I've just spent a pleasant long weekend in Vienna, Austria. A scenic detour through Belgium was required, to get us back to Blighty, EasyJet having forsaken us, but we did manage to get back whilst there's still some snow on the ground. I'm still going through the photographs (which are generally disappointing frankly) but I thought I'd stick this one up as a comedy teaser.

This shop's much bigger than it looks you know…


Look at this little fella – isn't he cute! Taken this morning amid preparations for wassailing in the orchard.

I tried my luck standing in plain sight only 3 metres from the feeder, with honking great 400mm lens, and after about ten minutes stood motionless, the braver birds starter coming back. It's particularly nice to see long-tailed tits because they're so small and neat.


I also saw this less welcome visitor, on the ground underneath:


Nearly there, and dare I say I've been quite organised about it this year. Let's hope I haven't forgotten anybody.

Walked on the beach at Sandyland near Skegness today. Apart from the wind it was really quiet mild, especially for Xmas Eve Eve.

Here's a quick example of our home baking (a bit rough and ready to look at but the best mince pies I've had this year) and the tree (artificial because it fits our small space much better – real ones tend to be very broad at the base), to make you feel Xmassy.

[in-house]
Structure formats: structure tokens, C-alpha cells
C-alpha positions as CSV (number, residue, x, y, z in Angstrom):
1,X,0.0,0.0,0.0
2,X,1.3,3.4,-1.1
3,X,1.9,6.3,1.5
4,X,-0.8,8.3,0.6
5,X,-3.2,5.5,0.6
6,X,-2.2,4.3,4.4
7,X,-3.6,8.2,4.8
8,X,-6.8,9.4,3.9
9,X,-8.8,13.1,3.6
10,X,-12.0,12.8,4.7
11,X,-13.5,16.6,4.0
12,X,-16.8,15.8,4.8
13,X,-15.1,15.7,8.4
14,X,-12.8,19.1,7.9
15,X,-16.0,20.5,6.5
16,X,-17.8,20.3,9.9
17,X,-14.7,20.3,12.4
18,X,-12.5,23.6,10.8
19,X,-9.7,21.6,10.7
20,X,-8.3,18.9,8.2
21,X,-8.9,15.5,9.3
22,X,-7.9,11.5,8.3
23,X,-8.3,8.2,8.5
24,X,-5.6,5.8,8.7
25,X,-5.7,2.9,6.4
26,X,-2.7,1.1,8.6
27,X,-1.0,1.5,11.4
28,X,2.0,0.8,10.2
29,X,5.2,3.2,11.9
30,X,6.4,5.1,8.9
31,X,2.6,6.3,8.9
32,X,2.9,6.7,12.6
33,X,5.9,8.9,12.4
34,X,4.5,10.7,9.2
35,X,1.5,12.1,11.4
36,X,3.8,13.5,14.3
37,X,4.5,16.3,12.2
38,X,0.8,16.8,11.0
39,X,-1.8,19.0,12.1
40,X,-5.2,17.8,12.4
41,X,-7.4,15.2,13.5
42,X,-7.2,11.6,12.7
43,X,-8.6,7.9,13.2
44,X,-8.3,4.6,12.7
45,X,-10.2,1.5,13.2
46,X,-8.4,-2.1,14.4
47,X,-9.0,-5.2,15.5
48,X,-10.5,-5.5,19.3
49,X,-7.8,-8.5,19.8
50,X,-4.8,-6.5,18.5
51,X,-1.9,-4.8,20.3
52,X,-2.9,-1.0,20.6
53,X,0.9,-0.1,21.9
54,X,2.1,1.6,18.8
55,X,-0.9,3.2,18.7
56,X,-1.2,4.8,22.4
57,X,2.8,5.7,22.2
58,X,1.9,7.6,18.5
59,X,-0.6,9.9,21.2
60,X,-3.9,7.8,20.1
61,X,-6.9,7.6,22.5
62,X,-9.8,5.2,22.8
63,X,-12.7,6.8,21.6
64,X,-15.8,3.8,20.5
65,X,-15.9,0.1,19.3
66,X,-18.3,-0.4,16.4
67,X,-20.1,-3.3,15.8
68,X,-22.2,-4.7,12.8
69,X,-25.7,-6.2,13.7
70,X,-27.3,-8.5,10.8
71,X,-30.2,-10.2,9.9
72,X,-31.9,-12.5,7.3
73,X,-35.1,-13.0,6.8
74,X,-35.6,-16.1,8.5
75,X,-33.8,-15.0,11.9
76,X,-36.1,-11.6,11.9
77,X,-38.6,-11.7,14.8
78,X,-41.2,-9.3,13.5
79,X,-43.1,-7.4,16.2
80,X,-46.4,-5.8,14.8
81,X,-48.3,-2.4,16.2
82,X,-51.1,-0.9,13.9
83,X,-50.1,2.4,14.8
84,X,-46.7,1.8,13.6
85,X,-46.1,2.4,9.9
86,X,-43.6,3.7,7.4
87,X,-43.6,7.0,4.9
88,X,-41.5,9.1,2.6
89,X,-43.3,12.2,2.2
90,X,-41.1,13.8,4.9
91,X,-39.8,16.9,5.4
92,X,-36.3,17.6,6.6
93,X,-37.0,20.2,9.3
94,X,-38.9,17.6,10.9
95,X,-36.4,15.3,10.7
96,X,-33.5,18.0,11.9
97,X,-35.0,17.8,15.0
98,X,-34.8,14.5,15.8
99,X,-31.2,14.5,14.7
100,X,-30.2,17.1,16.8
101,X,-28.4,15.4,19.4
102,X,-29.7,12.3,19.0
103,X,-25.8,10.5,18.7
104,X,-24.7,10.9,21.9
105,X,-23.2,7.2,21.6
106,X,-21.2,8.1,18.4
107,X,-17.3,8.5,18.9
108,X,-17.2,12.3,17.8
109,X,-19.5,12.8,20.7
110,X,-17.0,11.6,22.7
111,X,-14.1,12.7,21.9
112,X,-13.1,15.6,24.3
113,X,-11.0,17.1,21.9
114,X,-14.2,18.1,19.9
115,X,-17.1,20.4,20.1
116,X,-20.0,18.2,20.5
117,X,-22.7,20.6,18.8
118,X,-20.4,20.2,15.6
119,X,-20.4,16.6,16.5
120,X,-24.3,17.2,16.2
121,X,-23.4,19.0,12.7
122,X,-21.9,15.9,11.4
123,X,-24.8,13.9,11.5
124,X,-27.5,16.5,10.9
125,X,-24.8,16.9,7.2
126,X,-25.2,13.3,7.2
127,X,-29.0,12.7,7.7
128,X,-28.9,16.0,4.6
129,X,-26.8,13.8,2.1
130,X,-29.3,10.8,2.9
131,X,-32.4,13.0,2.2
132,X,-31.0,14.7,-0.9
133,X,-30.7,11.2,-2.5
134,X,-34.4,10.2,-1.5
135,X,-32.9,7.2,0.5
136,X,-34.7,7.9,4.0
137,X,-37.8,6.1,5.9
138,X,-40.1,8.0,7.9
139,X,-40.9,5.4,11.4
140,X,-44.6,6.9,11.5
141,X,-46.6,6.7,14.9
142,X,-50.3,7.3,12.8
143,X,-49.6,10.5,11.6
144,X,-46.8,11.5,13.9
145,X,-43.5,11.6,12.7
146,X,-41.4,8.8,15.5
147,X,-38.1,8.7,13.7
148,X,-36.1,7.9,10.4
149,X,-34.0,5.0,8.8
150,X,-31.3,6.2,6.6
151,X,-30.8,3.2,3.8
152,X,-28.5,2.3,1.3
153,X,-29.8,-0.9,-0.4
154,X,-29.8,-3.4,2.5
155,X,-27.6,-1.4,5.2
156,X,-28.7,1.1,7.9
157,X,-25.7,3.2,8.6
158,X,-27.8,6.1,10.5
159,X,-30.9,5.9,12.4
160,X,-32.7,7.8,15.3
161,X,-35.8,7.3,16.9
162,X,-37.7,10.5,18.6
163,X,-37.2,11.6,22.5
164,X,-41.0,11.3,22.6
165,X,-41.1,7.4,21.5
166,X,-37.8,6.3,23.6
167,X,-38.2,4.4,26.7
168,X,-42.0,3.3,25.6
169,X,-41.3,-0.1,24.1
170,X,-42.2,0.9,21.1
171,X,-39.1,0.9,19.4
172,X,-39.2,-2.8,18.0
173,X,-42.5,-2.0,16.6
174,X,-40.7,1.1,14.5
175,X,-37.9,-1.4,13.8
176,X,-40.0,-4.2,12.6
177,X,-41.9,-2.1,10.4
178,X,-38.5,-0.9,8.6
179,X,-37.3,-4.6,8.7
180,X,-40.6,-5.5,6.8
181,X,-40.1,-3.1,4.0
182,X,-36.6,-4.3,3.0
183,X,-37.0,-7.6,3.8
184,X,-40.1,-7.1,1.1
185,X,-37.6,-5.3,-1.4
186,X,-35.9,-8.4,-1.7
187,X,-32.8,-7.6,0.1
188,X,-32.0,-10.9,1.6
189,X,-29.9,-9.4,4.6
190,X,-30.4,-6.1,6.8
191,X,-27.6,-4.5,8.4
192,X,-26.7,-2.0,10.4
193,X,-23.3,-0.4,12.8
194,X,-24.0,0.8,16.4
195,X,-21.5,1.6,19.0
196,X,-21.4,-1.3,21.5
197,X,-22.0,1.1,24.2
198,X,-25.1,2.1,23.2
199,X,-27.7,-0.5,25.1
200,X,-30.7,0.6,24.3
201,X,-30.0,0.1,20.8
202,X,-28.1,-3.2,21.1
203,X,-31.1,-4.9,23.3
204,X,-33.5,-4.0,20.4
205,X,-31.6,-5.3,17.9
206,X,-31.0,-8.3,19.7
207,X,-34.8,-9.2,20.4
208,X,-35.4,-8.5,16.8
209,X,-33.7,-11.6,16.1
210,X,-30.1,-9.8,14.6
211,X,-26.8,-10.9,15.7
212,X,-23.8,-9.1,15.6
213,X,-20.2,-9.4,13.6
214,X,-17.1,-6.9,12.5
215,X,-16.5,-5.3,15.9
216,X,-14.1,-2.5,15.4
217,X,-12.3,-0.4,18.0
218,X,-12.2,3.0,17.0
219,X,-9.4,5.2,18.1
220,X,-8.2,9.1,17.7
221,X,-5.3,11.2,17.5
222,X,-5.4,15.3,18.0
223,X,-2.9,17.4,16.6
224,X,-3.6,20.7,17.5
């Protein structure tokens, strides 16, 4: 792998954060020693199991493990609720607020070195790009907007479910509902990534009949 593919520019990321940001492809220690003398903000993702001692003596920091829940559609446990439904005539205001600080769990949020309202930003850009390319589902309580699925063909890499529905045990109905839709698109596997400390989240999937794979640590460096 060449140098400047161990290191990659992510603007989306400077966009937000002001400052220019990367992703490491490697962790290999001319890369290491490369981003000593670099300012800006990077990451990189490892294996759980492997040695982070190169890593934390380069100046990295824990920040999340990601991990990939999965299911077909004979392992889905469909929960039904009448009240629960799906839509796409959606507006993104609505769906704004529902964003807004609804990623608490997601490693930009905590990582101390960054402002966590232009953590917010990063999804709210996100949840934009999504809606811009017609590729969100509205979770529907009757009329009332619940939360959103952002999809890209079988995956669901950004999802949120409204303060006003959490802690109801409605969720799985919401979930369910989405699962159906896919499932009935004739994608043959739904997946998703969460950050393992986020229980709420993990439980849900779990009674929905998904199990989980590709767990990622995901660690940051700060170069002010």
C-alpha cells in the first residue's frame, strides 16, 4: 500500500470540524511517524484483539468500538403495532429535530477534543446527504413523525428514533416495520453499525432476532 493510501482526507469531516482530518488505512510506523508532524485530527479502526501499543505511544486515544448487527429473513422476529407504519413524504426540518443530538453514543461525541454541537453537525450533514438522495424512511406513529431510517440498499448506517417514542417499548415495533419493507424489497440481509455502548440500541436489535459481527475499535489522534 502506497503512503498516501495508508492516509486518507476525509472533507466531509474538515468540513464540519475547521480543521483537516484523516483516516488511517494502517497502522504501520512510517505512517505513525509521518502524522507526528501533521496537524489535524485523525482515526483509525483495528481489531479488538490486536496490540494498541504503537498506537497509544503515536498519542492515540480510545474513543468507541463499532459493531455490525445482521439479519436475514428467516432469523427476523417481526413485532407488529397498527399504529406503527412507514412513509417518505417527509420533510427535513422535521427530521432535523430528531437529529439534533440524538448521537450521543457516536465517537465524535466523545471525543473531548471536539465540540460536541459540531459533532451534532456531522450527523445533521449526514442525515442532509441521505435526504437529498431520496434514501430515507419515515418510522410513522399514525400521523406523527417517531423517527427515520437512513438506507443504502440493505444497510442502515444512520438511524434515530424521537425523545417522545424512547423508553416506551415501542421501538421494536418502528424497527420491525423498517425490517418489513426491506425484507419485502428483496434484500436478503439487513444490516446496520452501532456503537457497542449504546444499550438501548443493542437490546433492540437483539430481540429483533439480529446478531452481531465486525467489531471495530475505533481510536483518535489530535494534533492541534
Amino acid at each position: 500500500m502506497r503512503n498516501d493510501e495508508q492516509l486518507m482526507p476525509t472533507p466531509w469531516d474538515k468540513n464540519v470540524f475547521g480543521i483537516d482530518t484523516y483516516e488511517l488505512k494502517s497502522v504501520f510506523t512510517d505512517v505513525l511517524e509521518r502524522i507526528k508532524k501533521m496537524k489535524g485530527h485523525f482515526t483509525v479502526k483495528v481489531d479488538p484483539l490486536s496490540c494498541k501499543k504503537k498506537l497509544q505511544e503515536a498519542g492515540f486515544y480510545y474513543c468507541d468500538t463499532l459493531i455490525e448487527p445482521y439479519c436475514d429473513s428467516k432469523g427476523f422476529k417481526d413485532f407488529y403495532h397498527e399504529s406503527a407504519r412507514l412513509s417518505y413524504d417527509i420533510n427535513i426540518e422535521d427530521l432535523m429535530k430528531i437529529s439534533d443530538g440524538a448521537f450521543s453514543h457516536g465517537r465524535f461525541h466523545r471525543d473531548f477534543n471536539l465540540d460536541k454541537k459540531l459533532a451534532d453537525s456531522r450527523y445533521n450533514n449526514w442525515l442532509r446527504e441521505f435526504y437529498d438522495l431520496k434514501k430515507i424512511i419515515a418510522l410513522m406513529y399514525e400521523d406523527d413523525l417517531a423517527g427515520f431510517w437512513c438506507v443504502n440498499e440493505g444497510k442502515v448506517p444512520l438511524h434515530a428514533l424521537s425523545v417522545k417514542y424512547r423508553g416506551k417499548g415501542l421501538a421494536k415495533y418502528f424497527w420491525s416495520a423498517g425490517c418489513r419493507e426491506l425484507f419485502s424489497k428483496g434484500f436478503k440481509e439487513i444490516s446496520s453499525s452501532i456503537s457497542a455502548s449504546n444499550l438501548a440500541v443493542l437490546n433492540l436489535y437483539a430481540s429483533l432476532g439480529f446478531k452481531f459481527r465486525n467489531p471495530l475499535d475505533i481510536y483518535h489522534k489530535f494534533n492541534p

Last Tuesday I went to The White Lion pub (a preferred local of mine, but blimey that's a low-fi website if ever I saw one) to see the Dead Victorians. These fine chaps are quite magnificent – music hall entertainment from a bygone era crammed with interesting instruments and innuendo.

This is the second time I've seen them, in the same venue as it happens, but both times they have been a threesome, without the elusive Pedro. I don't know why, but the good Dr. Blake doesn't seem to be in any of the publicity photos and gets nary a mention on the CD (on sale that evening for the first time) whilst appearing to be a thoroughly integral part of the band on drums, many vocals, spoons, washboard etc.